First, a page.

It’s been thirty days since I planted the seeds for the cellar garden experiment. The plants are doing quite well. I did have a bit of a scare when the leaves on the pea plants became mottled. Fortunately, the good people over at GardenWeb calmed my fears and let me know this is perfectly normal.
Ken at GardenWeb also made me think about various things such as temperature. These plants are growing in my cellar which is currently hovering in the mid to high sixties. The soil is trending in the low to mid sixties.
The tomatoes are coming along. They are getting bigger and developing more leaves. They haven’t stunned me with their growth, but they are still growing.
But the real star of the show are the peas. Remember this photo showing the same pea plant on November 21 and 22? The yard stick on these photos is buried 4 inches into the dirt, so on Nov 21 the topmost leaves were 13 inches above the ground. On Nov 22 they were 14 inches up. Now on December 3rd, just eleven days later, they are 25 inches above the ground. That’s one inch per day. This yard stick is in one of the middle pots, it is not in one of the ones near the lights.
I find I need to tend the peas twice a day. Every morning and every evening I stop by the cellar to wrap the peas around the strings. Even doing it that frequently they are often grabbing onto the plants around them. In a real garden I’d train them up a trellis and wouldn’t worry about them tangling up with each other. However, in this experiment they are packed in pretty tight and I need to be able to reach through them. Also, every pot has at least one tomato plant and I’m going to need to be able to tend them as they grow. I need to keep the peas to their own string in this experiment.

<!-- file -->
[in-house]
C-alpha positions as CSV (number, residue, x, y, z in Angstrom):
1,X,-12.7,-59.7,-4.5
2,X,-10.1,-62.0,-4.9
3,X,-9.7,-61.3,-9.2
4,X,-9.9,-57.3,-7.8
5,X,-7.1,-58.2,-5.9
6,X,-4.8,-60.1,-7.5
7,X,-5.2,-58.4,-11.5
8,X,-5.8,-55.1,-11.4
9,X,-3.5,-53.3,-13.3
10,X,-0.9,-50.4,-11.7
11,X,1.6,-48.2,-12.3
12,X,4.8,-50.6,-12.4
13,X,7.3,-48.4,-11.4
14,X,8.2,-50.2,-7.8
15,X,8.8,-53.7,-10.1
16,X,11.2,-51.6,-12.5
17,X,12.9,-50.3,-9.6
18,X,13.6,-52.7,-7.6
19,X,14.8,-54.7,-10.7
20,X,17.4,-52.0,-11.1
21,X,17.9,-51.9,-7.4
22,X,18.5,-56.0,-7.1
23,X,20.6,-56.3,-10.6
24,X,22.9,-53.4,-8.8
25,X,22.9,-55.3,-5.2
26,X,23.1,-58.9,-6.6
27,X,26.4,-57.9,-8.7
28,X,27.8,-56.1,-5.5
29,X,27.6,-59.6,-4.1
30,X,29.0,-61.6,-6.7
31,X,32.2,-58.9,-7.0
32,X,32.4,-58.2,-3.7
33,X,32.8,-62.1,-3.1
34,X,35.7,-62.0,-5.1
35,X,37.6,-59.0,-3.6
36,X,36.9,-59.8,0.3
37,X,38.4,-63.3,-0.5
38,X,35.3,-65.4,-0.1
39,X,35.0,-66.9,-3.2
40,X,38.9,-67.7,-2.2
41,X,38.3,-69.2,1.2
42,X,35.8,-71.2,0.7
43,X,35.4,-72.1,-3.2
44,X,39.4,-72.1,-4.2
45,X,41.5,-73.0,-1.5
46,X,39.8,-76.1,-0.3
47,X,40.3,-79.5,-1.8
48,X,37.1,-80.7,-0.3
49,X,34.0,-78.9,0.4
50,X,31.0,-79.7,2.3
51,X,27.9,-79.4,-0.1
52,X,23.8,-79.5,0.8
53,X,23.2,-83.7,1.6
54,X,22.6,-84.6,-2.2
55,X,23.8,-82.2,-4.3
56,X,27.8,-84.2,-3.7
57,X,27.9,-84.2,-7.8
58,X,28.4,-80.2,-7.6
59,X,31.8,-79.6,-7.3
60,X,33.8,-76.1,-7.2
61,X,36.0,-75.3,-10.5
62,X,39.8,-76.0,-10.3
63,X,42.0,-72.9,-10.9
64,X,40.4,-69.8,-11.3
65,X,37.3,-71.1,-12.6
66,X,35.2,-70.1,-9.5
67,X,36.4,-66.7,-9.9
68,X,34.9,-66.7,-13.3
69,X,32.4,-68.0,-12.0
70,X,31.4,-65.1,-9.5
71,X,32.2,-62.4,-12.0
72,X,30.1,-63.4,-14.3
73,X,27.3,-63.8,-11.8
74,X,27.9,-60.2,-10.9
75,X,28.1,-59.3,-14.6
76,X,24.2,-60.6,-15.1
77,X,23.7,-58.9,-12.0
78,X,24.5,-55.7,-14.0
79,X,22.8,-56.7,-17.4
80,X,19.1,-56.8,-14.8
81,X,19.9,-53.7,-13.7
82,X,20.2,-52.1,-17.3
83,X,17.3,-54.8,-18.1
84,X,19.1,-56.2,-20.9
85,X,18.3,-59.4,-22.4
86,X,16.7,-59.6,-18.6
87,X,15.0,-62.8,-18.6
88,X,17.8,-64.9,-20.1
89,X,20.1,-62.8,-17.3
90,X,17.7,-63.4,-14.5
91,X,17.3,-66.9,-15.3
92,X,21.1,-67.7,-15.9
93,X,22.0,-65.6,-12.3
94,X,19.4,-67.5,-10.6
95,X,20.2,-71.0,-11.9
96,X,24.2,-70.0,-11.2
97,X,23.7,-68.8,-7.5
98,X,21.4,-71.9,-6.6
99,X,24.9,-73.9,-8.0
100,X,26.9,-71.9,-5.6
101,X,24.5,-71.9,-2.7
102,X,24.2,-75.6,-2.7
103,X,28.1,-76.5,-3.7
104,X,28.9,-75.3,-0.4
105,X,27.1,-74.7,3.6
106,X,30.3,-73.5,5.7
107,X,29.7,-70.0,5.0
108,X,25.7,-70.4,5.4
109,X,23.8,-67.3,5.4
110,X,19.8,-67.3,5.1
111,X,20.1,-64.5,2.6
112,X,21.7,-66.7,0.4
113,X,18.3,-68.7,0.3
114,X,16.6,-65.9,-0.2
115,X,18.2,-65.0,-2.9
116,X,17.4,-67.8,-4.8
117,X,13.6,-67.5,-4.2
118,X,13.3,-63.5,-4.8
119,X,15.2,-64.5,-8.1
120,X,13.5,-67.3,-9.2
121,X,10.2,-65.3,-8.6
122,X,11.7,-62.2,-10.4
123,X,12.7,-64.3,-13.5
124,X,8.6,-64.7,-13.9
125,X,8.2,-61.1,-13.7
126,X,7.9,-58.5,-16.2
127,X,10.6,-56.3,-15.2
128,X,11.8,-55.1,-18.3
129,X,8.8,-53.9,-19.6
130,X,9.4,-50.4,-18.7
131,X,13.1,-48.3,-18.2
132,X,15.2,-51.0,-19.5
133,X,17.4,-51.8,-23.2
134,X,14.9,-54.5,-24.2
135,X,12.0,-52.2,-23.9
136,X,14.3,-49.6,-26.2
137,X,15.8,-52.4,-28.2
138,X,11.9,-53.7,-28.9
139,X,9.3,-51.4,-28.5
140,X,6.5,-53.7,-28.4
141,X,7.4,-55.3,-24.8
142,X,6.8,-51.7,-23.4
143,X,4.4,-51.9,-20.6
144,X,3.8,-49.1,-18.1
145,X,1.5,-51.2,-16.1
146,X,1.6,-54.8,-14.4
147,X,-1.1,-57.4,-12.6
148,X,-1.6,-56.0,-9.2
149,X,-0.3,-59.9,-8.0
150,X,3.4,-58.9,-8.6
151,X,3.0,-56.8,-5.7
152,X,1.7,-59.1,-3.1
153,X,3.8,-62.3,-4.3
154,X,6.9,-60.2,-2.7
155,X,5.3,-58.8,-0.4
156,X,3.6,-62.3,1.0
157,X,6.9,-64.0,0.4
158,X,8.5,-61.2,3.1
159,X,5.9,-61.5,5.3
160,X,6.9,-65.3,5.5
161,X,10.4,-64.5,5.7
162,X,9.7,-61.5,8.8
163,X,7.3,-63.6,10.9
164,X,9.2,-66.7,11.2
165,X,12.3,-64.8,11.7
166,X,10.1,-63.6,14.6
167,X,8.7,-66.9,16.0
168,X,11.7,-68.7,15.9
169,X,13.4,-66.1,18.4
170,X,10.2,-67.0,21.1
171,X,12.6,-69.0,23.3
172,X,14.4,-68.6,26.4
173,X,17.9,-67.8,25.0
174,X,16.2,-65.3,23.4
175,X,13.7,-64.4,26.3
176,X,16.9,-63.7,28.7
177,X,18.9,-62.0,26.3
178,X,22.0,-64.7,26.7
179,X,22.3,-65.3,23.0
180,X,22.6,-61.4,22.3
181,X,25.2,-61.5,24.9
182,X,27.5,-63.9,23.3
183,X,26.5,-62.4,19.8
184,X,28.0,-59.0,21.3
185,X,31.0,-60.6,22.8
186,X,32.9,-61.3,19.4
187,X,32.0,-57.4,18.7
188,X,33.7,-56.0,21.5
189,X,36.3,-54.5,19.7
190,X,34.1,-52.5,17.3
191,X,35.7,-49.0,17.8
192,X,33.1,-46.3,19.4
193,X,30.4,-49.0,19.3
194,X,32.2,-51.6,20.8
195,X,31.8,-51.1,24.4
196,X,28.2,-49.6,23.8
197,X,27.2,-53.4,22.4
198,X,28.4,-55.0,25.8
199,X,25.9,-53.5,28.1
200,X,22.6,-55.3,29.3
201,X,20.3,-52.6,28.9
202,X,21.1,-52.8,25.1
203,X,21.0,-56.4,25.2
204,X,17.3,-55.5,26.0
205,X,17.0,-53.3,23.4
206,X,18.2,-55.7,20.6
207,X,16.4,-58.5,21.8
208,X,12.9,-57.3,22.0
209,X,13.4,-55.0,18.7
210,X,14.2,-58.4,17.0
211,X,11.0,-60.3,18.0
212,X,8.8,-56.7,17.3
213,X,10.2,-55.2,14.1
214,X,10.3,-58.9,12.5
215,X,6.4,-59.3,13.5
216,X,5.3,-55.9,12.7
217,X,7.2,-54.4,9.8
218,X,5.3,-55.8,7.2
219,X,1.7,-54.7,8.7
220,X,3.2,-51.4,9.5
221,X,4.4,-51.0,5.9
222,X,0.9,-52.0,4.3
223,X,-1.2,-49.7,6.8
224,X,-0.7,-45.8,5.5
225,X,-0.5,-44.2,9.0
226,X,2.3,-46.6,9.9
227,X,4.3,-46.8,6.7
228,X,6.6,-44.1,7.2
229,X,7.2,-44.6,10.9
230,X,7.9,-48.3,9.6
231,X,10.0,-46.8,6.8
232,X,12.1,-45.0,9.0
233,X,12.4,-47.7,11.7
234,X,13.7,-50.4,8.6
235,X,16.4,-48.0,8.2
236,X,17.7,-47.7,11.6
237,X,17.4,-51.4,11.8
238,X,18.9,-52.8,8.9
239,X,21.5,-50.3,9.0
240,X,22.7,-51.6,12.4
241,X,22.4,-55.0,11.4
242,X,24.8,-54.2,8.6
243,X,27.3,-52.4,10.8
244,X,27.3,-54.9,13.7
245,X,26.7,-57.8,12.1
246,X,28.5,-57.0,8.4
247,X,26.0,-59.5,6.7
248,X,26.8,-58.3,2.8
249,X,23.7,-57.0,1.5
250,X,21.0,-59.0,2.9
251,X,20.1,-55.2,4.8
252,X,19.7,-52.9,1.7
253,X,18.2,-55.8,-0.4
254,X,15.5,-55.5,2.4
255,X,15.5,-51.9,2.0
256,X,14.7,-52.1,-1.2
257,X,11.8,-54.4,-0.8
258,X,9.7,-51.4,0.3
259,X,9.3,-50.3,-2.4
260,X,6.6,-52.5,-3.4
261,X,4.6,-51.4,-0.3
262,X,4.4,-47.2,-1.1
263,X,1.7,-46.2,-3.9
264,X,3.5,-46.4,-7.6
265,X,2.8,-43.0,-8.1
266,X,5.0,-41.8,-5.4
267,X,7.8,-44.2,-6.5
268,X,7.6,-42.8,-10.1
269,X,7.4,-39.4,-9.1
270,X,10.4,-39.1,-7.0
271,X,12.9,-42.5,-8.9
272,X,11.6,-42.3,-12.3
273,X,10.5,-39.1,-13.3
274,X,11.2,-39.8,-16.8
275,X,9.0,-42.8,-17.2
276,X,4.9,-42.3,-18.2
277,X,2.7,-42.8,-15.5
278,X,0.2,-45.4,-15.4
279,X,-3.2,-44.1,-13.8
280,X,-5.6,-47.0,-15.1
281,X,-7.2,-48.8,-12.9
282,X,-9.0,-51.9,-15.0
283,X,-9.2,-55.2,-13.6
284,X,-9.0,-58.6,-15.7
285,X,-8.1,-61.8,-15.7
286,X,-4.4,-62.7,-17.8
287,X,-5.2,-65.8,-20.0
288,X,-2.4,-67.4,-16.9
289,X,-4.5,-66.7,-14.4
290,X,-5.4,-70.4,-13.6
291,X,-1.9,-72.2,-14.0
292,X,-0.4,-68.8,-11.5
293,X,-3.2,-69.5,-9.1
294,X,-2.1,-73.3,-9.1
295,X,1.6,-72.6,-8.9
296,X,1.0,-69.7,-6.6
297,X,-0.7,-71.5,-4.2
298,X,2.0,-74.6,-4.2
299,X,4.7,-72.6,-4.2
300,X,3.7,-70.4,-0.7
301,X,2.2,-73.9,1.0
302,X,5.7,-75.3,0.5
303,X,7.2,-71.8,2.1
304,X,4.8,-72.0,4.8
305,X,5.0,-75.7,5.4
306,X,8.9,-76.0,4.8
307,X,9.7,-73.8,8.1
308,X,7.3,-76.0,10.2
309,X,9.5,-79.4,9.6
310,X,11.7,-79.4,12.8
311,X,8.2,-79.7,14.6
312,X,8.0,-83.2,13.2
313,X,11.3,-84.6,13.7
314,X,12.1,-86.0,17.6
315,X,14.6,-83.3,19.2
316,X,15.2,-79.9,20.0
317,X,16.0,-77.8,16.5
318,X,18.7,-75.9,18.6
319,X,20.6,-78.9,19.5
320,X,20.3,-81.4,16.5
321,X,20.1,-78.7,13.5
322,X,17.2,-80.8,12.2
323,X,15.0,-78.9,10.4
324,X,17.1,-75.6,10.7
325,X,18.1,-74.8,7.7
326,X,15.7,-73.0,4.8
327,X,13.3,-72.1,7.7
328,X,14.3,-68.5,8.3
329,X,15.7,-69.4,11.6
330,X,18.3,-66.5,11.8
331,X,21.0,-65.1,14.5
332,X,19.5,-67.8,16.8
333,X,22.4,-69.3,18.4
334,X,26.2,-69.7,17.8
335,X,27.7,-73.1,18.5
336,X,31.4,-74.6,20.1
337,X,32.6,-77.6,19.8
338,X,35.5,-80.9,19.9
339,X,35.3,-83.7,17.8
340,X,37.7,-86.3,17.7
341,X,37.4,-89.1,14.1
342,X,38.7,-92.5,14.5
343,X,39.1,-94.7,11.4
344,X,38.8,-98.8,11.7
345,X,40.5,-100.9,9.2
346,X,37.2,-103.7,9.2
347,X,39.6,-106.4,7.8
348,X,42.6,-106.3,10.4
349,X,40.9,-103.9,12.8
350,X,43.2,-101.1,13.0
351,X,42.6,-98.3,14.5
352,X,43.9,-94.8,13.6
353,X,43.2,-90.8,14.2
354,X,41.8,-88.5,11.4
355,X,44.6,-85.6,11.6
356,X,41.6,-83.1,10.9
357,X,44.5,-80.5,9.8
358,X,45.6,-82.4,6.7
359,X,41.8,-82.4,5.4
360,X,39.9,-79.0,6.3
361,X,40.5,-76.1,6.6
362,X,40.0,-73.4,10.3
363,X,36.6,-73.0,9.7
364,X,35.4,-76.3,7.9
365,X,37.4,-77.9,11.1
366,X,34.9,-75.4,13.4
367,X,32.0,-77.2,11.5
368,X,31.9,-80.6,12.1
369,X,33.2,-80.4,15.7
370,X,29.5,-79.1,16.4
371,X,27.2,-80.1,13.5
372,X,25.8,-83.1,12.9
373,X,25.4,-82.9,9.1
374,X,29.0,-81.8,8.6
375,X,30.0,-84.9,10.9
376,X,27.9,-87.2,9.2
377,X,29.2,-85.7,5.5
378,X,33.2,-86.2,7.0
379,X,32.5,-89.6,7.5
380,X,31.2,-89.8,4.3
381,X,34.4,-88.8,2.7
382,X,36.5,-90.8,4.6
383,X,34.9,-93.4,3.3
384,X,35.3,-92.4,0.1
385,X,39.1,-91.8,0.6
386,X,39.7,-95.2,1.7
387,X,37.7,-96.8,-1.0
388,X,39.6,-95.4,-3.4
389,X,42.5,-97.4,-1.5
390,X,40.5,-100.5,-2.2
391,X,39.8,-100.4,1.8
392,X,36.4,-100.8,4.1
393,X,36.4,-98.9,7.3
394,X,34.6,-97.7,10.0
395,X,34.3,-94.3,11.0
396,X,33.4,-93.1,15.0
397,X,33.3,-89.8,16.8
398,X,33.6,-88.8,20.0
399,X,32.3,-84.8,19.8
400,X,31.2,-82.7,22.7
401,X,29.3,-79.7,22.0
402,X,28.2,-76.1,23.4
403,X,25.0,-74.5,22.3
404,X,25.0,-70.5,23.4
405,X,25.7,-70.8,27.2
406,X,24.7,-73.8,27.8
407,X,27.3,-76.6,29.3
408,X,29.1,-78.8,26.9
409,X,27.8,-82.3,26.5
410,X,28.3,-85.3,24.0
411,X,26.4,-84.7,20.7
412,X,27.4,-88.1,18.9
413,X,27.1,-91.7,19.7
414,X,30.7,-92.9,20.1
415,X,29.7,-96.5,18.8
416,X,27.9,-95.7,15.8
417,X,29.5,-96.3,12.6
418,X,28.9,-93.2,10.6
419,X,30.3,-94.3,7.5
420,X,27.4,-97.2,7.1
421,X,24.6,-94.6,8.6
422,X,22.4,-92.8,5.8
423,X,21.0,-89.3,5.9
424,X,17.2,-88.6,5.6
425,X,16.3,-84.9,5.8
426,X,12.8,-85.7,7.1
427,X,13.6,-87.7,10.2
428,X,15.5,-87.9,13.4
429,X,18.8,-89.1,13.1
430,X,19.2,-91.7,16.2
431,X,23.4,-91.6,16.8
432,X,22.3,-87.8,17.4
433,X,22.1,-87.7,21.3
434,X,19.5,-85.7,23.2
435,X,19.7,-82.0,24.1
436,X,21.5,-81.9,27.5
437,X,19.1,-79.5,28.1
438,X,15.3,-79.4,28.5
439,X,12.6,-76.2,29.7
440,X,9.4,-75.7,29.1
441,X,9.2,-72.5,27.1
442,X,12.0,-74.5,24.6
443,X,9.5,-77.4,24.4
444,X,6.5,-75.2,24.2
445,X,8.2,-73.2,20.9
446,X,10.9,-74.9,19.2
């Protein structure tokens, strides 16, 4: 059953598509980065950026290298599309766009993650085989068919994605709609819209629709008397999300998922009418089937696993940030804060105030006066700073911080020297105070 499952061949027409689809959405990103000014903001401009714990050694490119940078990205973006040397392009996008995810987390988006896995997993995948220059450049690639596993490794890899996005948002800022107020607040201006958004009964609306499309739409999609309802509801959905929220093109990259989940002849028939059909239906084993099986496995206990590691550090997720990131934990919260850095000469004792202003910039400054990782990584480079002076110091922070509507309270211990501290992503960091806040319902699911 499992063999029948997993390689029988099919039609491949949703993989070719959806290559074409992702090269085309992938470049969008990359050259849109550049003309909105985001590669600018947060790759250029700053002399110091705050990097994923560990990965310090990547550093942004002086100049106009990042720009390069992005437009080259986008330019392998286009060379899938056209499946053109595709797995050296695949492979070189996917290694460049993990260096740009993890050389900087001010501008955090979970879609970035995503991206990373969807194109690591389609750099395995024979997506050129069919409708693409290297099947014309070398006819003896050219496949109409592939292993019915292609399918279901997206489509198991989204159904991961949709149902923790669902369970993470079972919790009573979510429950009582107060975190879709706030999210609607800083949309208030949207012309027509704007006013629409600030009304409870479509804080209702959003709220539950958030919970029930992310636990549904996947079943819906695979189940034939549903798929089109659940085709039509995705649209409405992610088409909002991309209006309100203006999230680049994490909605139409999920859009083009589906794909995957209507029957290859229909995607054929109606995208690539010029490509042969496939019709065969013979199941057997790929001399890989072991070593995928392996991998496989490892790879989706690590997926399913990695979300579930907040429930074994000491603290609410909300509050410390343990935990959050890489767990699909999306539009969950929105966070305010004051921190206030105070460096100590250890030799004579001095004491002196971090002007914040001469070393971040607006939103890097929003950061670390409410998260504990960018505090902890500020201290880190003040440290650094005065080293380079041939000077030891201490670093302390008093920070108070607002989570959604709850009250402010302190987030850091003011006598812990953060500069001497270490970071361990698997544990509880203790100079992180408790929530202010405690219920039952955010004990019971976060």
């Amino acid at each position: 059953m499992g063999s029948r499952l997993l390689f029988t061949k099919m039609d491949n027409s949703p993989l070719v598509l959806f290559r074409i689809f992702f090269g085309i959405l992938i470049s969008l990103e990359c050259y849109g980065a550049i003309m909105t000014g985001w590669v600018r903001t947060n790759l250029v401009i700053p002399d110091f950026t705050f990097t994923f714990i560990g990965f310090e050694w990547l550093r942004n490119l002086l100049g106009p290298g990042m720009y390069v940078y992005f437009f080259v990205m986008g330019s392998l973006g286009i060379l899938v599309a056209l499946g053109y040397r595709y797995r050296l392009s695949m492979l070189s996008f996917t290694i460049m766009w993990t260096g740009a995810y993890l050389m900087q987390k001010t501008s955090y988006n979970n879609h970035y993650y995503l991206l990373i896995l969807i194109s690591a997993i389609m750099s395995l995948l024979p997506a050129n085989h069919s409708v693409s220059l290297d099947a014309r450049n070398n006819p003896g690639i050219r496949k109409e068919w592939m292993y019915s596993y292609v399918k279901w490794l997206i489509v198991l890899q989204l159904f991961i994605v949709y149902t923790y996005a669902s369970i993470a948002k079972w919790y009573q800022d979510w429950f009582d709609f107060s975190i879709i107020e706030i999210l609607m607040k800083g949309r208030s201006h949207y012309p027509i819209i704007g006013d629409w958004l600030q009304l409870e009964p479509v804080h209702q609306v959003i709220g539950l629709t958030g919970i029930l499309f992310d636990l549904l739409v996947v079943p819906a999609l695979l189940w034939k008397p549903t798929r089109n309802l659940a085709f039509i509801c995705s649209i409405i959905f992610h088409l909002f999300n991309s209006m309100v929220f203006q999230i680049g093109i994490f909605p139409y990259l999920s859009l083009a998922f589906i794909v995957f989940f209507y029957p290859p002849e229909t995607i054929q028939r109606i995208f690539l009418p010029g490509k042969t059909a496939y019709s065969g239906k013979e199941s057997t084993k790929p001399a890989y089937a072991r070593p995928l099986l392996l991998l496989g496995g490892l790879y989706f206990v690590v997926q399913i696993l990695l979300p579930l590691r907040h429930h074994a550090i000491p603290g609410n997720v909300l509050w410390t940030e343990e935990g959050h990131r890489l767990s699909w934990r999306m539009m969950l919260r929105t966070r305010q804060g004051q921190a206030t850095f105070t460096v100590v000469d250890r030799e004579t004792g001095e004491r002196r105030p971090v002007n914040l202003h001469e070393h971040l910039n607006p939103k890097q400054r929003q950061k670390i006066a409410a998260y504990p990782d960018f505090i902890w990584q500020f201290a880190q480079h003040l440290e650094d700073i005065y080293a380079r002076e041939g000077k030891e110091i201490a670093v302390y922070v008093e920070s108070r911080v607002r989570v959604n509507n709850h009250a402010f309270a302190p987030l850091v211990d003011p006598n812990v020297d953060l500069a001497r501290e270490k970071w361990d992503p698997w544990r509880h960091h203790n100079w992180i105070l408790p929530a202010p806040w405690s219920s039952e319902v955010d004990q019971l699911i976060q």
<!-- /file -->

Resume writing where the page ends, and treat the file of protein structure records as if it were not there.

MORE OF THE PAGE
I am quite pleased with how well these plants are growing. I’m also a little surprised the ones in the middle are growing so well. The impression I had from some of the things I read online was that they’d have to be right next to the lights to grow well even in the beginning. I guess that is debunked. The question now is, will they continue to grow well as they get larger and as they block more of each other’s light. Once that question is answered I’ll be looking to see if they produce any food. If what I’m reading on the net is right, only the ones at the end of the row should produce any significant amount of food, but you don’t know until you try…